Hello everybody,

if the blower blows, it blows a bit of the heat generated by the fan motor. If it sucks, then this does not happen. Right?

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Old 11-09-2020, 08:28   #23
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Re: Blow or Suck - refrigeration fanpenses of Cruising and Living on the Boat

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Hello everybody,

if the blower blows, it blows a bit of the heat generated by the fan motor. If it sucks, then this does not happen. Right?

cheers
vin
No, but also the answer isn't that simple. With a typical simple propeller fan, the fan blade attached to the motor shaft, the motor is effectively cooled by the air moved by the fan, no matter which way it blows. If you look at the specs of such fan motors you'll find "Air over" meaning they need to be in the airstream to prevent overheating. There are also propeller fans that are belt driven, with the motor typically out of the path of flow, as in a Whole House Fan:

They typically have motors with internal fans, as do motors that are generally used for other purposes, such as pumps.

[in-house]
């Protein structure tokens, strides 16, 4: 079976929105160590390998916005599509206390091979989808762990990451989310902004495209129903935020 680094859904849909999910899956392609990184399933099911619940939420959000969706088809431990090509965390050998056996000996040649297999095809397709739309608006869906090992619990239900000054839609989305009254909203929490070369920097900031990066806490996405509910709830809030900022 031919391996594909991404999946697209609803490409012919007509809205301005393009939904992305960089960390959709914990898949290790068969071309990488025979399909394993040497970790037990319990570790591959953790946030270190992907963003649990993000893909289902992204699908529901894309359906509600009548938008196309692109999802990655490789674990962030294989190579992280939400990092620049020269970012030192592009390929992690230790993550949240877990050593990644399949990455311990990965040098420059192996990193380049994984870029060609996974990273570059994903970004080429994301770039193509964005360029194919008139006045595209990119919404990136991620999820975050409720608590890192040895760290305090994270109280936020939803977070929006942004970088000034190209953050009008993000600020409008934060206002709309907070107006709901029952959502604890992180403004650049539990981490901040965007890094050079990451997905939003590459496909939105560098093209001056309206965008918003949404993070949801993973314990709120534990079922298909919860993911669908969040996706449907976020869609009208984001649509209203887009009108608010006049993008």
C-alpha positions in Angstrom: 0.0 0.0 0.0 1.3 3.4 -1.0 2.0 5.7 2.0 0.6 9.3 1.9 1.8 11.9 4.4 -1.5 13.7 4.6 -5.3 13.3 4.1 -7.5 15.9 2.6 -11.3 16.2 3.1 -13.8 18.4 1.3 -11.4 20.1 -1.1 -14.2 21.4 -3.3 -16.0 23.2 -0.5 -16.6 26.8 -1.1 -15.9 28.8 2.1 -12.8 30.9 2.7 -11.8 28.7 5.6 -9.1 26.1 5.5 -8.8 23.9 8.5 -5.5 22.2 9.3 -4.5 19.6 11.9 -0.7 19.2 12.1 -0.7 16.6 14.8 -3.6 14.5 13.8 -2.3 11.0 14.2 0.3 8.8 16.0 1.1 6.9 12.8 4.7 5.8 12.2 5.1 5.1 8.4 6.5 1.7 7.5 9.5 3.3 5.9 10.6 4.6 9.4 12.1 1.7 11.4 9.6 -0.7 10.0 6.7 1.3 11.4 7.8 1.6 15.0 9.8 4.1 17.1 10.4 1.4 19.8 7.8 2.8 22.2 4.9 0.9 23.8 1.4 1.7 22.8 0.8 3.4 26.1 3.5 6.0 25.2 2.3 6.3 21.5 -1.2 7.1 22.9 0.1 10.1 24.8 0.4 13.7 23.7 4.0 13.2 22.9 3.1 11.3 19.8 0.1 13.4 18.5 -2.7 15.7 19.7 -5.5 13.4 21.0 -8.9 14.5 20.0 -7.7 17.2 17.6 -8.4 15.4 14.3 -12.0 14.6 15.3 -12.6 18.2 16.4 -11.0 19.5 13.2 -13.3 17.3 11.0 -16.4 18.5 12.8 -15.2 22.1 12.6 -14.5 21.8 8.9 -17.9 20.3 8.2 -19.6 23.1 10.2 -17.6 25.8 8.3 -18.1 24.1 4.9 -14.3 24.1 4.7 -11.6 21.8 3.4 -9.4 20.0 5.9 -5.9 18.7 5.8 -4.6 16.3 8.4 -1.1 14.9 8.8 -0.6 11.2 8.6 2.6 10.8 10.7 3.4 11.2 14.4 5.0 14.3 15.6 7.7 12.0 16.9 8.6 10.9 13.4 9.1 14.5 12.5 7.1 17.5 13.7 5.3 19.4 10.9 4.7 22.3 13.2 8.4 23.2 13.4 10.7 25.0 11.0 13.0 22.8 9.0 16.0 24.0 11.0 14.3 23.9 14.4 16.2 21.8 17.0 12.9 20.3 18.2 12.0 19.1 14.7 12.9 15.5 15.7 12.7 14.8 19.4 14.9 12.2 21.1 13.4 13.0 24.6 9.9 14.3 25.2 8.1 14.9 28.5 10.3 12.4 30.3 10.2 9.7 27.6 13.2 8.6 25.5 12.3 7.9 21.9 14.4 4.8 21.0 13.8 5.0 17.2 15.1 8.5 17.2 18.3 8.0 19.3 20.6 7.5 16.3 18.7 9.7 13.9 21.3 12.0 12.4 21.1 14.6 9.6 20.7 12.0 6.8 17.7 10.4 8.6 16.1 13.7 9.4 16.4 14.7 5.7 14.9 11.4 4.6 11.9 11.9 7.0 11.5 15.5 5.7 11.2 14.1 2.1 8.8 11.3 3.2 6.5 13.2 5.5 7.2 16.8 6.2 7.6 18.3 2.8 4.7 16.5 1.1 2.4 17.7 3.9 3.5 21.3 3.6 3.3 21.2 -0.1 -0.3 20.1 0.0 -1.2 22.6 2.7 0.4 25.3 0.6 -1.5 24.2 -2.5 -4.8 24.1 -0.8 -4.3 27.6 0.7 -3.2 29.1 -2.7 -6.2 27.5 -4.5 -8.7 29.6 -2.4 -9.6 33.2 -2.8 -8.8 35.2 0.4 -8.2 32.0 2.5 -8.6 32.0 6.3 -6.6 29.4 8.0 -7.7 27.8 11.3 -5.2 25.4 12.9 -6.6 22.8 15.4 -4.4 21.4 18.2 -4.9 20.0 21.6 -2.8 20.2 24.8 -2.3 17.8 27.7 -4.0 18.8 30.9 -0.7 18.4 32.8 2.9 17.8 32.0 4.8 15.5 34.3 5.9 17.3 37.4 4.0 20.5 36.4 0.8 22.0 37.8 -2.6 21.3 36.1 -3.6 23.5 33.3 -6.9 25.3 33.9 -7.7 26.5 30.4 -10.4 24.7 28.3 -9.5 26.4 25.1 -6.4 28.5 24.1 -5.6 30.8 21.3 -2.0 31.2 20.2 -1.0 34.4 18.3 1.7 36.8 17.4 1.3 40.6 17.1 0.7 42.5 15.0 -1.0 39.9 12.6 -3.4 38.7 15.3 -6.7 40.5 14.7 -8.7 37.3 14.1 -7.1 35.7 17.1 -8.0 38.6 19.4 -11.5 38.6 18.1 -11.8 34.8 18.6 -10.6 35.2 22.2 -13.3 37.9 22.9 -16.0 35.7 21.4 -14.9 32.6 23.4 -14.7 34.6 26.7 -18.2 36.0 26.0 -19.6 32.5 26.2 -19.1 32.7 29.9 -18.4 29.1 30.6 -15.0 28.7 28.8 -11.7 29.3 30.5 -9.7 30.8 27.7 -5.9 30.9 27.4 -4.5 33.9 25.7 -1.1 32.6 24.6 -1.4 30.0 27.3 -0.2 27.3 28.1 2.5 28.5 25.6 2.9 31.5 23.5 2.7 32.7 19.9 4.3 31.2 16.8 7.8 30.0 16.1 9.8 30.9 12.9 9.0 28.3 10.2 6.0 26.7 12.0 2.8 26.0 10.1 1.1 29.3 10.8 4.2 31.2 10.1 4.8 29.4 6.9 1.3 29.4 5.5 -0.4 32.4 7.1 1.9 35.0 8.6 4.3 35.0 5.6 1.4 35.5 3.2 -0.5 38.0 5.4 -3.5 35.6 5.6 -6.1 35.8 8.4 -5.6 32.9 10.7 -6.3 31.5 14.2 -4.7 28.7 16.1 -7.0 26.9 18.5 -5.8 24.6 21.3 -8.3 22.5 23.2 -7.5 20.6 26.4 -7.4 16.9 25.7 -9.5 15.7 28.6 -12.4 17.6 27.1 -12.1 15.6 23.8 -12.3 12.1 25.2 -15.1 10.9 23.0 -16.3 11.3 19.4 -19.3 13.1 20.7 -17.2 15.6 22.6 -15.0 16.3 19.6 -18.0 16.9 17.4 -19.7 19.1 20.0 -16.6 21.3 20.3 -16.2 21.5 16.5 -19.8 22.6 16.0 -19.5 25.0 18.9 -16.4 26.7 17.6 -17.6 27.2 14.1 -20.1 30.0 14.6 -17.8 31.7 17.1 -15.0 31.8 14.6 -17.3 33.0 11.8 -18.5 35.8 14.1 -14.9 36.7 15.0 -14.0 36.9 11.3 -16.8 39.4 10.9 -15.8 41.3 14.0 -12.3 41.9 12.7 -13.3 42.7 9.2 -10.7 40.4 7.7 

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Old 11-09-2020, 14:55   #24
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Re: Blow or Suck - refrigeration fanpenses of Cruising and Living on the Boat

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i've been told it's more efficient to pull air than it is to push air.

This is true of pumps, which can cavitation. But at the pressure differentials were are talking about here, it makes no difference. Also, as others have pointed out, fan motor cooling and exposure to dust and condensate must be considered.


You need to consider the whole unit design. No one answer.
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Old 11-09-2020, 21:25   #25
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Re: Blow or Suck - refrigeration fanpenses of Cruising and Living on the Boat

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It was mostly a curiosity question and in the end I am pretty sure of the answer being that it is better to draw from which ever side of the condenser has the cooler air.
Correct in my book. With a typical remote compressor/condenser unit, if you have the fan sucking air through the condenser, it will be blowing that hot air over the compressor (which without fins, has very little surface area to dissipate heat anyway).